Open Access

Expression and role of lncRNAs in the regeneration of skeletal muscle following contusion injury

Corrigendum in: /10.3892/etm.2019.8271

  • Authors:
    • Lifang Zheng
    • Xiaoguang Liu
    • Peijie Chen
    • Weihua Xiao
  • View Affiliations

  • Published online on: August 8, 2019     https://doi.org/10.3892/etm.2019.7871
  • Pages: 2617-2627
  • Copyright: © Zheng et al. This is an open access article distributed under the terms of Creative Commons Attribution License.

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Abstract

Studies performed previously have indicated that long non‑coding RNAs (lncRNAs) may be involved in skeletal muscle regeneration; however, the roles of lncRNAs during the repair of skeletal muscle contusion remain unclear. The present study established a mouse skeletal muscle contusion injury model to identify the roles of lncRNAs that are specifically enriched in the skeletal muscle, namely metastasis‑associated lung adenocarcinoma transcript 1 (Malat1), H19, myogenesis‑associated lnc (lnc‑mg), long intergenic non‑protein coding RNAs (linc)‑muscle differentiation 1 (linc‑MD1), linc‑yin yang 1 (linc‑YY1) and sirtuin 1‑antisense (Sirt1‑AS). Morphological analyses revealed that fibrotic scars and regenerating myofibers were formed in the muscle following contusion injury. Gene expression was analyzed by reverse transcription‑quantitative polymerase chain reaction. The data revealed that the expression of inflammatory cytokines, myogenic regulatory factors and angiogenic factors increased significantly following skeletal muscle contusion. Additionally, various lncRNAs, including Malat1, H19, lnc‑mg, linc‑MD1, linc‑YY1 and Sirt1‑AS were also upregulated. Correlation was also observed between lncRNAs and regulatory factors for skeletal muscle regeneration including transforming growth factor‑β1, myogenic differentiation, myogenin, myogenic factor 5 (myf5), myf6, hypoxia‑inducible factor‑1α and angiopoietin 1. In conclusion, lncRNAs may serve important roles in the regeneration of skeletal muscle following contusion injury, which provides a promising therapy avenue for muscle injury.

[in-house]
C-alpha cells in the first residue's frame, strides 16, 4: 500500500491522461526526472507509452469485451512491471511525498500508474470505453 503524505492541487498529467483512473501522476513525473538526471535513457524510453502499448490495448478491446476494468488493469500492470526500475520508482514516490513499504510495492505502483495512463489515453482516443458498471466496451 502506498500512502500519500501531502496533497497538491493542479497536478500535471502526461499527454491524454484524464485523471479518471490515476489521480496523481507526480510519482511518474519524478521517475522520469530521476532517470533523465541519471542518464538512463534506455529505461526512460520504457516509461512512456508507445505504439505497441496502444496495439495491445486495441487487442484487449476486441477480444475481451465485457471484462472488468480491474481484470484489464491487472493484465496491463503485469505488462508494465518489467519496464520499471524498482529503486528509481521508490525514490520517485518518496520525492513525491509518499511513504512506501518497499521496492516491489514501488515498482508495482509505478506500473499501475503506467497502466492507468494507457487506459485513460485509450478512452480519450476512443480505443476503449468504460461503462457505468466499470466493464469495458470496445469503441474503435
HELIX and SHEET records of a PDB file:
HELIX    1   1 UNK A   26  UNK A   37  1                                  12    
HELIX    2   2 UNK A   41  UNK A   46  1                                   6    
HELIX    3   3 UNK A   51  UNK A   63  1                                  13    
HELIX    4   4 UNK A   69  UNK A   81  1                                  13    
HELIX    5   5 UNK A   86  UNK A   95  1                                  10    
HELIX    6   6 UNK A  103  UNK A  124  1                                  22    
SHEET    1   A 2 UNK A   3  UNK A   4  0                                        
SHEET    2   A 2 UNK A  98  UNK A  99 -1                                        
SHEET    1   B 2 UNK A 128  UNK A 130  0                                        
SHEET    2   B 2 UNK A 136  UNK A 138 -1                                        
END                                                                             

Introduction